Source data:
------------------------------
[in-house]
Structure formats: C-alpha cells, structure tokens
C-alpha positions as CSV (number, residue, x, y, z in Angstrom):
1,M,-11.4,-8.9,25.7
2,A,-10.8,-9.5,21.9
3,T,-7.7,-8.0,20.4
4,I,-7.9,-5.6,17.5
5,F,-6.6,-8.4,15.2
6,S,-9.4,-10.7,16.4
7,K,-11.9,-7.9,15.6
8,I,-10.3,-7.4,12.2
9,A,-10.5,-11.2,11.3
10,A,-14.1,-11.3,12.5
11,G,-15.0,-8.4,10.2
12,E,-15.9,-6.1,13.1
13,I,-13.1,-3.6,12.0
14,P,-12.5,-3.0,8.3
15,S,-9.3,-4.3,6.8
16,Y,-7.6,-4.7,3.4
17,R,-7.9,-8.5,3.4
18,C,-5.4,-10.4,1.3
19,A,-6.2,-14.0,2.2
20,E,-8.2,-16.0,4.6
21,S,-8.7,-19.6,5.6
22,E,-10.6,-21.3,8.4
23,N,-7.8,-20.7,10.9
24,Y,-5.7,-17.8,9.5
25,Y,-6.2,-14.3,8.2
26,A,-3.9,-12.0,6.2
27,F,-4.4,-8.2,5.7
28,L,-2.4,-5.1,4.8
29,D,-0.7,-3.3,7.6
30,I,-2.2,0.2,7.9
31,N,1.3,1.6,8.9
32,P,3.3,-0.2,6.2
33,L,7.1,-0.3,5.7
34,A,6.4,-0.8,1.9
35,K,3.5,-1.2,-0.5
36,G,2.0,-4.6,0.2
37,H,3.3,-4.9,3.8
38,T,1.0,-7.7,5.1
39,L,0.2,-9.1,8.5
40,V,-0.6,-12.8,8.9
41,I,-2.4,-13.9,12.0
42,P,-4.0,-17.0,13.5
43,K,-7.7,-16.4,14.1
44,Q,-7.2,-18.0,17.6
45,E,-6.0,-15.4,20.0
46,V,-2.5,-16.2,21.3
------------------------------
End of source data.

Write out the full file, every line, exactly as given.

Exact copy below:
[in-house]
Structure formats: C-alpha cells, structure tokens
C-alpha positions as CSV (number, residue, x, y, z in Angstrom):
1,M,-11.4,-8.9,25.7
2,A,-10.8,-9.5,21.9
3,T,-7.7,-8.0,20.4
4,I,-7.9,-5.6,17.5
5,F,-6.6,-8.4,15.2
6,S,-9.4,-10.7,16.4
7,K,-11.9,-7.9,15.6
8,I,-10.3,-7.4,12.2
9,A,-10.5,-11.2,11.3
10,A,-14.1,-11.3,12.5
11,G,-15.0,-8.4,10.2
12,E,-15.9,-6.1,13.1
13,I,-13.1,-3.6,12.0
14,P,-12.5,-3.0,8.3
15,S,-9.3,-4.3,6.8
16,Y,-7.6,-4.7,3.4
17,R,-7.9,-8.5,3.4
18,C,-5.4,-10.4,1.3
19,A,-6.2,-14.0,2.2
20,E,-8.2,-16.0,4.6
21,S,-8.7,-19.6,5.6
22,E,-10.6,-21.3,8.4
23,N,-7.8,-20.7,10.9
24,Y,-5.7,-17.8,9.5
25,Y,-6.2,-14.3,8.2
26,A,-3.9,-12.0,6.2
27,F,-4.4,-8.2,5.7
28,L,-2.4,-5.1,4.8
29,D,-0.7,-3.3,7.6
30,I,-2.2,0.2,7.9
31,N,1.3,1.6,8.9
32,P,3.3,-0.2,6.2
33,L,7.1,-0.3,5.7
34,A,6.4,-0.8,1.9
35,K,3.5,-1.2,-0.5
36,G,2.0,-4.6,0.2
37,H,3.3,-4.9,3.8
38,T,1.0,-7.7,5.1
39,L,0.2,-9.1,8.5
40,V,-0.6,-12.8,8.9
41,I,-2.4,-13.9,12.0
42,P,-4.0,-17.0,13.5
43,K,-7.7,-16.4,14.1
44,Q,-7.2,-18.0,17.6
45,E,-6.0,-15.4,20.0
46,V,-2.5,-16.2,21.3